WTI Gains Fade as NY Manufacturing Falls to Post-COVID Low

Liubov Georges
By  Liubov Georges , DTN Energy Reporter

WASHINGTON (DTN) -- New York Mercantile Exchange oil futures ended mixed Tuesday, with the nearby-month West Texas Intermediate contract sharply paring an advance to a nine-week high $81.23 per barrel (bbl) after a survey on manufacturing activity in New York State showed business activity collapsed to the lowest level since June 2020, underscoring the depth of demand destruction as the Federal Reserve hikes interest rates into restrictive territory.

A key measure for manufacturing activity in the Empire State plummeted 22 points early January to a negative 32.9 reading, showed the survey released Tuesday morning by the Federal Reserve Bank of New York. The figure represents the fifth-worst reading in the survey's history and was twice as weak as even the most pessimistic estimates.

"New orders and shipments declined substantially. Employment growth stalled, and the average workweek shortened. Looking ahead, firms expect little improvement in business conditions over the next six months," according to comments by the Fed bank.

Taking a broader look, business activity across the U.S. manufacturing sector fell in December for the second straight month, with five out of six biggest manufacturing industries registering a contraction. By all accounts, domestic manufacturing is already in recession even as the broader economy still hangs on a resilient consumer.

The data doesn't bode well for distillate fuel consumption. Distillate product supplied to the U.S. market -- a measure of demand -- averaged 3.6 million barrels per day (bpd) over the past four weeks, down 5.5% from the same period last year. Traders expect little improvement in the coming weeks.

Globally, the picture doesn't look as bleak. China is well into the reopening phase of its economy following the abrupt end of Beijing's zero-COVID policies despite surging cases and deaths. Addressing the wave of COVID infections that has strained hospitals in China, Vice Premier Liu He at the World Economic Forum in Davos, Switzerland, said the peak of infections had passed, and consumption-related industries have returned to normal.

"We are confident China's growth will most likely return to its normal trend," Liu said, adding that life in China had been "restored to normal" following the lifting of pandemic restrictions. Beijing's focus this year will be on boosting domestic demand, which will lead to a notable increase in imports, Liu said.

High-frequency data for early January suggests mobility in China is indeed recovering from a December low, with the number of domestic flights, subway and train usage is trending higher. Goldman Sachs said in a weekend research note that China is sharply increasing crude imports while reducing refined fuel exports, which it says implies "China is preparing for a significant up-lift in demand, meaning the impact on global oil prices will likely be felt much earlier than realized improvements in end-demand."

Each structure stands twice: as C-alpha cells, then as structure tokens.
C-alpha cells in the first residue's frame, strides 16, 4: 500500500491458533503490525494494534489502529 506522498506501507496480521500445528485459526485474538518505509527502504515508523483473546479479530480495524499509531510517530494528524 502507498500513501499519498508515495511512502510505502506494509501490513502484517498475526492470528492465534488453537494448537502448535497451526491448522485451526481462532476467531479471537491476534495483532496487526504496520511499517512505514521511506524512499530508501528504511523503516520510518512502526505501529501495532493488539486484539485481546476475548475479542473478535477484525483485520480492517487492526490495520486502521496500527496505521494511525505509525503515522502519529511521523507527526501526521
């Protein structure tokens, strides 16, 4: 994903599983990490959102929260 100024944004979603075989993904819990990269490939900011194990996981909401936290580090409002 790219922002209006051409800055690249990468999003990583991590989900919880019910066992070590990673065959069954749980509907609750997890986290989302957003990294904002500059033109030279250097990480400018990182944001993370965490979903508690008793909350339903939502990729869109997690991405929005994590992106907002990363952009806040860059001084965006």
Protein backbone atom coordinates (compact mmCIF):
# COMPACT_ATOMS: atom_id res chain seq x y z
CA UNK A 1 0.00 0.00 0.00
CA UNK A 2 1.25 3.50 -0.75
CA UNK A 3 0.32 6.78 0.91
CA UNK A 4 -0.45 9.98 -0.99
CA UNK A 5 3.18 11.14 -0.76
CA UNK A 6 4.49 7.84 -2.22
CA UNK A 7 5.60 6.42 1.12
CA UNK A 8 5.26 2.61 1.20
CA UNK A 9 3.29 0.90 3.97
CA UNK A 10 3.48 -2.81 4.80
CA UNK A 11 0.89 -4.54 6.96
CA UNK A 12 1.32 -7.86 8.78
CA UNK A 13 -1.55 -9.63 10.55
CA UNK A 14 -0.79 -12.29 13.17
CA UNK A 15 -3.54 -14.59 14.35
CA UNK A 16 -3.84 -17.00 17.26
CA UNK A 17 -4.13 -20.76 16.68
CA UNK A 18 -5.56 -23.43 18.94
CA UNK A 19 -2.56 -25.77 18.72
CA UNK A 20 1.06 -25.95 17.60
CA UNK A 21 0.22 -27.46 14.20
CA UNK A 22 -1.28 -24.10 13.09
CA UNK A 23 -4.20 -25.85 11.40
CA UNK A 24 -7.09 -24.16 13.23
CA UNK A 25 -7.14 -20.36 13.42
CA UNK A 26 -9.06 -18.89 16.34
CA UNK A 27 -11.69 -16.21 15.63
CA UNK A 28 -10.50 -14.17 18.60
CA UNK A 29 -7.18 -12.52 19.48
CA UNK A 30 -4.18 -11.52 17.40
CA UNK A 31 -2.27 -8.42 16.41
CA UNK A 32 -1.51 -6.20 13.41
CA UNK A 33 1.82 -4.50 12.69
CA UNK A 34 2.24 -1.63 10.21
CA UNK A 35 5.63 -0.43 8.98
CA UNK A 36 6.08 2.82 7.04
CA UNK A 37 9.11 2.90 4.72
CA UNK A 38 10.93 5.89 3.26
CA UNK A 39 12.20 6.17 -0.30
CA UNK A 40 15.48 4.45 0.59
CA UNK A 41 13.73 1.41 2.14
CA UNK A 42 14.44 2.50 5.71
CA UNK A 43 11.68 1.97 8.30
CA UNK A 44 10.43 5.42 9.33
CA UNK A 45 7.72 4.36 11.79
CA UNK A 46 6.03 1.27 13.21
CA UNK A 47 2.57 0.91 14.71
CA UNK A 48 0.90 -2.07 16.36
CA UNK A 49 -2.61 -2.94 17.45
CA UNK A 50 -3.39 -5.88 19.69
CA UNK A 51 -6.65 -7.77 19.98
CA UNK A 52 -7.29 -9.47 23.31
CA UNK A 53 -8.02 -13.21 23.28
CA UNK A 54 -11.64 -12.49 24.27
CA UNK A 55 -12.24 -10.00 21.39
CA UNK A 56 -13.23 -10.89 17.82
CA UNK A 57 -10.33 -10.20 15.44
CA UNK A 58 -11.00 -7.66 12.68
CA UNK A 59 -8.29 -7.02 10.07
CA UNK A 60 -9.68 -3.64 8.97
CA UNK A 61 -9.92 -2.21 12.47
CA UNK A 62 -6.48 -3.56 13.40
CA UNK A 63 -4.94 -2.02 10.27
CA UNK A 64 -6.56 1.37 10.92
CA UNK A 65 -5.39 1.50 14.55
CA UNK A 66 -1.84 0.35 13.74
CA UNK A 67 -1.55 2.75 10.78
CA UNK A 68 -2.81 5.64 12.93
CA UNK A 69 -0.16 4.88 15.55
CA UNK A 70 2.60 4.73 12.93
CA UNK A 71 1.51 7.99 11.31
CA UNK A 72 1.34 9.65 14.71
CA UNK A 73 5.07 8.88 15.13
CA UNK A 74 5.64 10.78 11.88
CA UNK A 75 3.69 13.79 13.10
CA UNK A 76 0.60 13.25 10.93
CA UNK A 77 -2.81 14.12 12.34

Last week, Beijing issued a fresh batch of import quotas for independent refiners totaling 132 million tons of crude oil for 2023 compared to 109 million tons last year. China sets a quota system under which independent refiners are given a certain volume to import oil in several allowances each year. It must be noted, however, that China still has the largest spare refining capacity globally and until China imports more oil than it exports products, it would be challenging to assess how impactful China's reopening is for the global oil market. Although estimates vary, a survey from China-focused consultants published last week by Bloomberg showed daily oil demand in China could increase by 800,000 bpd this year, taking daily oil consumption to an all-time high of about 16 million bpd. In 2022, China's oil demand averaged slightly above 15 million bpd, according to estimates from the U.S. Energy Information Administration.

At settlement, WTI for February delivery added $0.32 to $80.18 per bbl, and Brent March futures on ICE advanced $1.46 to $85.92 per bbl. NYMEX RBOB February contract gained $0.0123 to $2.5451 per gallon, and front-month ULSD futures declined $0.0049 to $3.2510 per gallon.

Liubov Georges can be reached at liubov.georges@dtn.com

Liubov Georges